I’ve written before about my interest in the gendered resource curse–the notion endorsed by eminent scholar Michael Ross and (in a different version) by my co-author Yu-Ming Liou and me that “petroleum perpetuates patriarchy”. In our theory, oil rents have promoted the Saudi government’s (and other conservative oil-rich governments’) ability to promote policies that affirm gender segregation. This process has reached its apex in Saudi Arabia, with massive oil rents, a longstanding clerico-monarchical alliance, and a conservative social tradition.
As part of our article in International Studies Quarterly exploring this thesis, we found that we needed to turn to journalists to help us flesh out some of the “soft tissue” that was being lost in the regressions and data points we were spending much of our time with. (We also consulted scholarly works, especially Madawi al-Rasheed’s A Most Masculine State.) One of the journalists who seemed to consistently produce interesting material was Katherine Zoepf, whose examination of the politics of lingerie shop employments–a skirmish in a broader three-way argument among male traditionalists, female reformers, and Westernizers about the degree to which women should be kept secluded–proved invaluable to helping us trace out the dynamics of this system.
Zoepf has now published a very good book about her experiences as a journalist interacting with women throughout the Arab world, from Syria and Lebanon to Egypt and Saudi Arabia. Much of her book reads like a combination of journalism and informal social science, but the details she has unearthed are fascinating and will be of interest to anyone who cares about ordinary lived experiences, the politics of women’s status, and the ways that “modernity” can manifest. Zoepf maps how women create their own spaces as both members of the liberaliyeen and as sisters within secretive, conservative religious networks to the manner in which male expectations circumscribe their freedoms and the state violates their hard-won freedoms–and, sometimes, their very bodies.
Zoepf does not particularly inquire into the deeper structural reasons why institutions have developed differently in Lebanon and Dubai compared to ordinary authoritarian states like Syria (pre-war) and Egypt or the extreme case of Saudi Arabia. (Obviously, I think that the interaction of oil rents and elite ideologies play a major role.) Nevertheless, the variation that she uncovers makes me all the more frustrated in both the way that “women’s issues” continue to be marginalized within social science (instead of treated as a mainstream issue like war or taxes) and in the ways that the very institutions that we want to investigate limit our ability to study them. I also continue to wonder just how seriously we should take cross-national regressions when even the frames of reference we bring to interpreting the data–and collecting it!–rule out deeper inquiry into history and culture as causal or constitutive factors.
Introducing her sojourn in Riyadh, Zoepf writes:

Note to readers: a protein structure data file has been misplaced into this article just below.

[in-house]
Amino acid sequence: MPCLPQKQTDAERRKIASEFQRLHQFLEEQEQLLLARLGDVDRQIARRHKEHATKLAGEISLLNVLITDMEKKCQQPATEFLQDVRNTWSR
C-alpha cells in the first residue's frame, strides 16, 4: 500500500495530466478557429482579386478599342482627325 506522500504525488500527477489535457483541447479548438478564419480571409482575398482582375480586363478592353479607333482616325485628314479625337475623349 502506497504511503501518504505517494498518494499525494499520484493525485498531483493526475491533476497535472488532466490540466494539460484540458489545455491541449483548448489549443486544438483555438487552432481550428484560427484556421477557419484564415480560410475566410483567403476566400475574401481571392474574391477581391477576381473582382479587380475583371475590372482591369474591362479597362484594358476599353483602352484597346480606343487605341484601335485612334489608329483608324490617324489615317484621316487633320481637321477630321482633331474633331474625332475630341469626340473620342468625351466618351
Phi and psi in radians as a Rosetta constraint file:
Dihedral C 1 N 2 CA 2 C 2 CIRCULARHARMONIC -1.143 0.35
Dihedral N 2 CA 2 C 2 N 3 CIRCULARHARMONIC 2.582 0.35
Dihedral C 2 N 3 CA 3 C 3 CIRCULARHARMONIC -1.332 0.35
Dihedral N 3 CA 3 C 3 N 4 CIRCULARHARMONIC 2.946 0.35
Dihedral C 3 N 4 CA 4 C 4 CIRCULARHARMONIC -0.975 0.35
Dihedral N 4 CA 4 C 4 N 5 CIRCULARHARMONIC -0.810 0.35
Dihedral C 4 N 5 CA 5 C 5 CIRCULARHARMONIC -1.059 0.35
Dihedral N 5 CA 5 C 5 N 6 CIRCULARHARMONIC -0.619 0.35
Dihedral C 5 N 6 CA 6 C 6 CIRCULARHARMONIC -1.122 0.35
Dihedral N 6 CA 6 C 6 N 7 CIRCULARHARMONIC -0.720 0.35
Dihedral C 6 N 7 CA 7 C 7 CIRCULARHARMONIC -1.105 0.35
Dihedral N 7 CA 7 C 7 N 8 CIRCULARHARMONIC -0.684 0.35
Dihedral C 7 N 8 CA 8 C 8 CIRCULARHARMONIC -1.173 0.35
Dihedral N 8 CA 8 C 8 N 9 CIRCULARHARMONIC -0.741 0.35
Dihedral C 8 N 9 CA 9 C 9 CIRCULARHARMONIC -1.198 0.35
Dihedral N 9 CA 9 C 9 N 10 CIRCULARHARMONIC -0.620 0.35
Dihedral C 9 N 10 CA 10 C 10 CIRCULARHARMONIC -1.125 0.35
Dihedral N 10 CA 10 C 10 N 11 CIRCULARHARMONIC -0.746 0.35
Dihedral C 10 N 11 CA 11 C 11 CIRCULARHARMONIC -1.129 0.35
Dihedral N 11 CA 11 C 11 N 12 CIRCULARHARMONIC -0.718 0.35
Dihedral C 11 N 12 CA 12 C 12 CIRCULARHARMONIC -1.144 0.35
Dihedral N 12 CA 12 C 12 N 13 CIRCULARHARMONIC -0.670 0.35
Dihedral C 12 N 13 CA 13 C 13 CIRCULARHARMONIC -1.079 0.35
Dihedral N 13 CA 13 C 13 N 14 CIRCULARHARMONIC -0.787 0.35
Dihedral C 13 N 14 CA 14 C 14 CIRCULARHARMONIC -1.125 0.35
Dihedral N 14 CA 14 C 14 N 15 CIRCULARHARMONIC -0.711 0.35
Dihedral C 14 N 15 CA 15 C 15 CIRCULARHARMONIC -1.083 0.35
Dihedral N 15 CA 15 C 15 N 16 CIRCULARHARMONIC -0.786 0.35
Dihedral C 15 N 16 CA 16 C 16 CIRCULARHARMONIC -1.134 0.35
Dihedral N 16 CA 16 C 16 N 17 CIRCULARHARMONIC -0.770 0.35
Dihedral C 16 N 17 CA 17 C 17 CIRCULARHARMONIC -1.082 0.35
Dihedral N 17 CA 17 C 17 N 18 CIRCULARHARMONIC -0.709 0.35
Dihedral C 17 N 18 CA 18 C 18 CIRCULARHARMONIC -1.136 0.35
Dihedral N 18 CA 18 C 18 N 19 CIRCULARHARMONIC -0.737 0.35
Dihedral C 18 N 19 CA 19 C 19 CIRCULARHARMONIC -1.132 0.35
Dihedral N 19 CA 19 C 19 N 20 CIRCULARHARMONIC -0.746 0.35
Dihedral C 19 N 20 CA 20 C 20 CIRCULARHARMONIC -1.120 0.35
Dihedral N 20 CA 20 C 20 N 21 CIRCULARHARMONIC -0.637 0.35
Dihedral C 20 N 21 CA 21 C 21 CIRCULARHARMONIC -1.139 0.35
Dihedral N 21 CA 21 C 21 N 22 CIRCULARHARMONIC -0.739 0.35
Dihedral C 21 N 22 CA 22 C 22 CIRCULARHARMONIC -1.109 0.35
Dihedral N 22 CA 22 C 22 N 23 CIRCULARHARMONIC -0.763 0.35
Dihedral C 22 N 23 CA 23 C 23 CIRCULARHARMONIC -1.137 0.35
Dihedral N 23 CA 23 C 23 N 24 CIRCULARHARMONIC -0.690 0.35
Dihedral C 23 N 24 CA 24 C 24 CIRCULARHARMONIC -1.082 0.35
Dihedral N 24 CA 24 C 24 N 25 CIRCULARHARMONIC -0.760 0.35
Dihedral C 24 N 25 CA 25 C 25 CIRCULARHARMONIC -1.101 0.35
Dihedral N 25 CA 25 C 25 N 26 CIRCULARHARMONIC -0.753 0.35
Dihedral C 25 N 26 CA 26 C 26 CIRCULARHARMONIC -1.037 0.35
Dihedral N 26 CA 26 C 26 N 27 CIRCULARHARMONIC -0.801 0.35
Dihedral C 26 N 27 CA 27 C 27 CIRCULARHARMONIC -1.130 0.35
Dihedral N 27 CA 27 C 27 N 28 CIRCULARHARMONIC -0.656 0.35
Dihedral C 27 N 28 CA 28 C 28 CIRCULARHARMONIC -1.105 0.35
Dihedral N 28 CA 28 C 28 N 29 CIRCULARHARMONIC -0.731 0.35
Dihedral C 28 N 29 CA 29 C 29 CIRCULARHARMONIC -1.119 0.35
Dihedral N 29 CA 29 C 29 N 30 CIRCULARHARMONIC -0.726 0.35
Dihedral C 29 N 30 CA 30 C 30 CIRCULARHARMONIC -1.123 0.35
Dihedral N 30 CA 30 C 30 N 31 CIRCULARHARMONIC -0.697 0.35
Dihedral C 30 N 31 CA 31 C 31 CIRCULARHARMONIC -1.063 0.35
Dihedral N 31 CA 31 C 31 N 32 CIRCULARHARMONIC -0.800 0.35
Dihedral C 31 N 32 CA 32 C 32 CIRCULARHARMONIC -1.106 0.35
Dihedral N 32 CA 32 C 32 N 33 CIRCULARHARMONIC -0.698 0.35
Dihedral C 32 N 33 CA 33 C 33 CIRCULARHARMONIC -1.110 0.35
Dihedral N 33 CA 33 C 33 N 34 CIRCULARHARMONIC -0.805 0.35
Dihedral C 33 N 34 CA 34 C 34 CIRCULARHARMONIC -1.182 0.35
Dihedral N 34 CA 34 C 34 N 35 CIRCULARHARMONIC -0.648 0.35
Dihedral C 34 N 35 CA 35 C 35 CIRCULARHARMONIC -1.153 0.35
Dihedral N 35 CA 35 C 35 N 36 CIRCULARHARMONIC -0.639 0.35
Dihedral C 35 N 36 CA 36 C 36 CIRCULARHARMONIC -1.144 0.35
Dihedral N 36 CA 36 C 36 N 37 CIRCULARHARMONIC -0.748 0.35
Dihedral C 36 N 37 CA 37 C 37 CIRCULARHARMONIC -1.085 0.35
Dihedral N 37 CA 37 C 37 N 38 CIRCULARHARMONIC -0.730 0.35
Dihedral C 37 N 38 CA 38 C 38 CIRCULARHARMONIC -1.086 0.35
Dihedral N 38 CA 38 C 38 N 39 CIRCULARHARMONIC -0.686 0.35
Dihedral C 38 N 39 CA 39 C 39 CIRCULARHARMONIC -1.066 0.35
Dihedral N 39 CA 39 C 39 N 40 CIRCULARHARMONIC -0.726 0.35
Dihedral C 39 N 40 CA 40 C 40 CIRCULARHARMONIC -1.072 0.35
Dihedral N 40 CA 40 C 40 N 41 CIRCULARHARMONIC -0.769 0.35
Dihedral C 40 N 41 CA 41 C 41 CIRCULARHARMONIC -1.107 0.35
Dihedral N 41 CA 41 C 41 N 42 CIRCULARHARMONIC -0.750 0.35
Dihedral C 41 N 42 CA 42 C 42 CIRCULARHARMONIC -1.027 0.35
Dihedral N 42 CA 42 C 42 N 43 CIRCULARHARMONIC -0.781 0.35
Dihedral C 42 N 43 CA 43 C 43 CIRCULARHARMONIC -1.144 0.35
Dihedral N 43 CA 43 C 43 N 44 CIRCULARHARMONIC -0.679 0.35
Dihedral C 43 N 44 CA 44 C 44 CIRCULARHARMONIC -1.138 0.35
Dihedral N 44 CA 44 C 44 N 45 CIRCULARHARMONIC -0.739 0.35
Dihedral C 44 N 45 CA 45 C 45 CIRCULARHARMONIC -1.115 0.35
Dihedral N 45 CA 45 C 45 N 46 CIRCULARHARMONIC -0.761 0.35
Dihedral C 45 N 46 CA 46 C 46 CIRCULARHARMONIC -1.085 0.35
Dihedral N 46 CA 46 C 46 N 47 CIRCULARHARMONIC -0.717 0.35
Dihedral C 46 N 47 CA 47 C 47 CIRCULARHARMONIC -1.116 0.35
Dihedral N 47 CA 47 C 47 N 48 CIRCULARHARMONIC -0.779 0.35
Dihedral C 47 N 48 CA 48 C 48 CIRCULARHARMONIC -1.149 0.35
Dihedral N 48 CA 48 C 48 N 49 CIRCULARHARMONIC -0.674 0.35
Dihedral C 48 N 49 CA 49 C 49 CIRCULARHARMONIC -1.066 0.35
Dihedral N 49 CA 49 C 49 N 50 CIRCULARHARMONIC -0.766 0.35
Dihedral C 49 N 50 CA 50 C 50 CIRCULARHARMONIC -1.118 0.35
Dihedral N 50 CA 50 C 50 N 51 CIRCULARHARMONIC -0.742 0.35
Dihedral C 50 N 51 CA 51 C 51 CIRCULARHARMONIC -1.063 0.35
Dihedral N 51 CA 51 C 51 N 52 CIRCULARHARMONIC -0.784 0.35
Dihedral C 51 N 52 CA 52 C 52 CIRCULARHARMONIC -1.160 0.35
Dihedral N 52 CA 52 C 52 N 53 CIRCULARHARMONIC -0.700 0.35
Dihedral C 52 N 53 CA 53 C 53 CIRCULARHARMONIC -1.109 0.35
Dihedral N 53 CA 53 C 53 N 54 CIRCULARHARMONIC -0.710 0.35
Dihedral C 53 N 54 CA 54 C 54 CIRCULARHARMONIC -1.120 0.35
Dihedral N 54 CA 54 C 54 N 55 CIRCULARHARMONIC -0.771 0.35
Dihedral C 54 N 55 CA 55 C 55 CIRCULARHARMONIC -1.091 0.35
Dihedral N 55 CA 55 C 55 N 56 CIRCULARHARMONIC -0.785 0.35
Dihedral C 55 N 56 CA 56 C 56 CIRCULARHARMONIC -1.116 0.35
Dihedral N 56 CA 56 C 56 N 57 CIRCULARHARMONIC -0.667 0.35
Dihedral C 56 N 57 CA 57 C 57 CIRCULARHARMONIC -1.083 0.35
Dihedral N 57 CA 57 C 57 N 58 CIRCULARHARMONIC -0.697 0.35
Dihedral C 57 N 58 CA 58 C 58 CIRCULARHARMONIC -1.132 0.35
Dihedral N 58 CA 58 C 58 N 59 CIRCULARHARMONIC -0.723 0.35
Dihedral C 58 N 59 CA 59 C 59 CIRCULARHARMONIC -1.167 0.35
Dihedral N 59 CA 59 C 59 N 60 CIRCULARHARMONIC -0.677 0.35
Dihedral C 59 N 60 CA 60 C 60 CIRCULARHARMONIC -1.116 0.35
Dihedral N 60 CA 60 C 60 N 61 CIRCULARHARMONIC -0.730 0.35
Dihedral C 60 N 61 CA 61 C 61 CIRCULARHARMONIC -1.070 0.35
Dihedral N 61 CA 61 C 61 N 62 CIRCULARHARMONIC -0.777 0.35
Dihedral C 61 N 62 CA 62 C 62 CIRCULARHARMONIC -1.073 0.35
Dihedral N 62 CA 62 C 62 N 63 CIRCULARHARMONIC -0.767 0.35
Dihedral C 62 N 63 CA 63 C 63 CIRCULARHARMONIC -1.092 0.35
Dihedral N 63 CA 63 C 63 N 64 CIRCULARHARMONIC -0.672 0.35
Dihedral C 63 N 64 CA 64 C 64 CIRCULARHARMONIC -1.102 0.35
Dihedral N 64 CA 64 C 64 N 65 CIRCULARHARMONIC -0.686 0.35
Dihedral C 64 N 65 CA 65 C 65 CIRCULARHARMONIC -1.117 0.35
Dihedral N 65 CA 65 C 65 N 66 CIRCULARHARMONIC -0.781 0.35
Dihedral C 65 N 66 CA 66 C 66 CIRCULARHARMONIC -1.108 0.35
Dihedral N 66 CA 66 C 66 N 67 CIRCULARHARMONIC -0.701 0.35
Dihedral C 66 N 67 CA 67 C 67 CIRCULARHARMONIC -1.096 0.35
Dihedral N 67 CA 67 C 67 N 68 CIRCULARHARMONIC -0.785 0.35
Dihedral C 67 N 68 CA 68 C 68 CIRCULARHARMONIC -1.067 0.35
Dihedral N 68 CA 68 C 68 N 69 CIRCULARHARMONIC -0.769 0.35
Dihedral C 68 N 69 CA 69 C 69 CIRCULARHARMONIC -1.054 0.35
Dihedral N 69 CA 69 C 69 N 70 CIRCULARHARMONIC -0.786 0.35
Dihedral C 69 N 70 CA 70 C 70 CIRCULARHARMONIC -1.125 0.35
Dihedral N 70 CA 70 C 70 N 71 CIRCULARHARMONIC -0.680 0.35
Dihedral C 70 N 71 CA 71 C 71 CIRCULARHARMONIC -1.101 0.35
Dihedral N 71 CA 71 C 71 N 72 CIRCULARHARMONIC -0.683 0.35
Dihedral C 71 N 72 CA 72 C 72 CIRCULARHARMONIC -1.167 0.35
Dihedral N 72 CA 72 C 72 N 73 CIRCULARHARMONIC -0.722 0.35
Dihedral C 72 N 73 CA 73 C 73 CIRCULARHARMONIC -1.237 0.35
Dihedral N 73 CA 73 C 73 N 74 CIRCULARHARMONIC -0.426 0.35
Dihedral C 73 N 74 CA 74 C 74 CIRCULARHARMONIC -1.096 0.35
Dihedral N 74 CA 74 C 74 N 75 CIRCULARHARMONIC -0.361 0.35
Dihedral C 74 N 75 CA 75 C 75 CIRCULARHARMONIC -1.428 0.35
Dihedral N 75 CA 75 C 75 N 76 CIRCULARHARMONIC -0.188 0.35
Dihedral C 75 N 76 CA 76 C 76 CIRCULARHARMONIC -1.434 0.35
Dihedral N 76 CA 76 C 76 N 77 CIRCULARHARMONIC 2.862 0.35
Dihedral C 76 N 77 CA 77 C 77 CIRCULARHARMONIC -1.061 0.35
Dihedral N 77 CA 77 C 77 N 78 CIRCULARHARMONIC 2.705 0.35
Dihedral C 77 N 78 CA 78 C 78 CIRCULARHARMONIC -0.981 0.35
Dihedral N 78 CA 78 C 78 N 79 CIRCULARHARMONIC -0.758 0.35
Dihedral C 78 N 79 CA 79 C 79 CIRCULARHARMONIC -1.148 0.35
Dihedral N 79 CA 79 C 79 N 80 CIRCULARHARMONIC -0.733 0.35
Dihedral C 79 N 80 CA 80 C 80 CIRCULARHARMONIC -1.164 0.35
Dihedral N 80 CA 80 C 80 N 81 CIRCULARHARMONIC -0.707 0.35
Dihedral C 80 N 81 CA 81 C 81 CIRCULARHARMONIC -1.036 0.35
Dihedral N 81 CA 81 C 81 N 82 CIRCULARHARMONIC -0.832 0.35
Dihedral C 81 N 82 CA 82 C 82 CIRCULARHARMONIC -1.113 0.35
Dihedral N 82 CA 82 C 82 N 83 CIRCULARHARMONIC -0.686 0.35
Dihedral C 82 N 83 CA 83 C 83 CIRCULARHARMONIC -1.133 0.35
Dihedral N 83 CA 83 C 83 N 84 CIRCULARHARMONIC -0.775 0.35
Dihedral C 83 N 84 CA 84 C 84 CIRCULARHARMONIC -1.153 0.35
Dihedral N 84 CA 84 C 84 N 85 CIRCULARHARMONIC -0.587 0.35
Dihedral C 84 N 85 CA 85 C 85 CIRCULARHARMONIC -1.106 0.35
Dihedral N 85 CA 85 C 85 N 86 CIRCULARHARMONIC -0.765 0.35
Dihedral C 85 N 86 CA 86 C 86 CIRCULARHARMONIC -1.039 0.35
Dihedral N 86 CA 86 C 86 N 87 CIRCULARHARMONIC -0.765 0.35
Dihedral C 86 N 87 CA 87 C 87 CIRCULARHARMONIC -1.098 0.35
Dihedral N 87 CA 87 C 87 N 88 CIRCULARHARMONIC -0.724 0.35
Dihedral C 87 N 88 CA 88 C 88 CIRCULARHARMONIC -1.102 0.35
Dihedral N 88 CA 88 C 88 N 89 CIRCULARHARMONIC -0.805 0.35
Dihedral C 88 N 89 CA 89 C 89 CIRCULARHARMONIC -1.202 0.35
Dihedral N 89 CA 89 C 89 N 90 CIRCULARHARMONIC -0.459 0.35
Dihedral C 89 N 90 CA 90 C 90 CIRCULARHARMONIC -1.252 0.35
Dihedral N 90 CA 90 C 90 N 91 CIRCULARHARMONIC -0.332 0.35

Saudi Arabia devotes enormous resources to maintaining a strict separation between the sexes. This separation is the most noticeable feature of Saudi life, so extreme that it is almost impossible to overstate. Saudi women may not drive, and they must wear black abayas and head coverings in public at all times. They are spirited around in cars with tinted windows, attend girls-only schools and university departments, and eat in special “family” sections of cafes and restaurants, which are carefully partitioned off from the sections used by male diners. There are bank branches, travel agencies, and sections of government offices that serve only women. Even fast-food chain restaurants, like McDonald’s and KFC, have separate counter lines for men and for women.
I sometimes think that discussions of women’s rights in Saudi Arabia move past these particulars just a bit too quickly. Young people are isolated from the opposite sex from adolescence onward. For the most part, adult Saudi men and women have almost no contact with the opposite sex beyond their own immediate families….
I agree that this form of segregation (and others prevalent throughout the Gulf, from the vertical sorting of nationalities and professions and the more general distance between a substantial fraction of the citizenry and the productive economy) is amazingly underrated. The plasticity of human culture so obvious that it is taken for granted, and yet when one stops to think of it one can think of nothing else. Ascribing such manifestations to “culture” explains too much–almost every culture has precedents that could be used to justify such segregation; The Handmaid’s Tale owes as much to Puritan precedents as to the Iranian Revolution. But it also seems apparent that oil by itself cannot create such structures–even Qatar, next door and similarly Wahhabi, is not Saudi Arabia.
I also wish that political scientists took “the body” more seriously as a subject of inquiry–from clothing to sexual practices, Zoepf demonstrates the ways that intimate choices are not absent from political overtones or intrusions. (The advertising during Oprah episodes in Saudi Arabia bespeaks consumption as rebellion.) Perhaps one upside of the current moment is that we will re-open the fields of our inquiry even as we bring more rigorous methods to their study.